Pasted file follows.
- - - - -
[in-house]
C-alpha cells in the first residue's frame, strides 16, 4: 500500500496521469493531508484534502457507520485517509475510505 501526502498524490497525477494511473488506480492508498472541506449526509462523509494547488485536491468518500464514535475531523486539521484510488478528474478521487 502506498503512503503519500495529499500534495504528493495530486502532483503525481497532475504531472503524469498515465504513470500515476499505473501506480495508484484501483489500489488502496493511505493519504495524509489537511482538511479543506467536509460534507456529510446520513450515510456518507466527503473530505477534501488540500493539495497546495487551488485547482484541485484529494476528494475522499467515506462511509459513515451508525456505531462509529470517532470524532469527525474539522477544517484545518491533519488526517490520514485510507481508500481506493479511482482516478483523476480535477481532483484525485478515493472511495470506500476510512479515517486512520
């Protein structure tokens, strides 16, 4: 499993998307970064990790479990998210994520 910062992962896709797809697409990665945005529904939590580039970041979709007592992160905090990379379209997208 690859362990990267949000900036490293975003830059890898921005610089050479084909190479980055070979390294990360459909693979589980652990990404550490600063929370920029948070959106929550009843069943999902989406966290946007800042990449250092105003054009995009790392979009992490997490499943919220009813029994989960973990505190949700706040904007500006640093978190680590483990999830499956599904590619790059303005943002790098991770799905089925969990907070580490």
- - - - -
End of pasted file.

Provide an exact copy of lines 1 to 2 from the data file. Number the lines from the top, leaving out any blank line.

[in-house]
C-alpha cells in the first residue's frame, strides 16, 4: 500500500496521469493531508484534502457507520485517509475510505 501526502498524490497525477494511473488506480492508498472541506449526509462523509494547488485536491468518500464514535475531523486539521484510488478528474478521487 502506498503512503503519500495529499500534495504528493495530486502532483503525481497532475504531472503524469498515465504513470500515476499505473501506480495508484484501483489500489488502496493511505493519504495524509489537511482538511479543506467536509460534507456529510446520513450515510456518507466527503473530505477534501488540500493539495497546495487551488485547482484541485484529494476528494475522499467515506462511509459513515451508525456505531462509529470517532470524532469527525474539522477544517484545518491533519488526517490520514485510507481508500481506493479511482482516478483523476480535477481532483484525485478515493472511495470506500476510512479515517486512520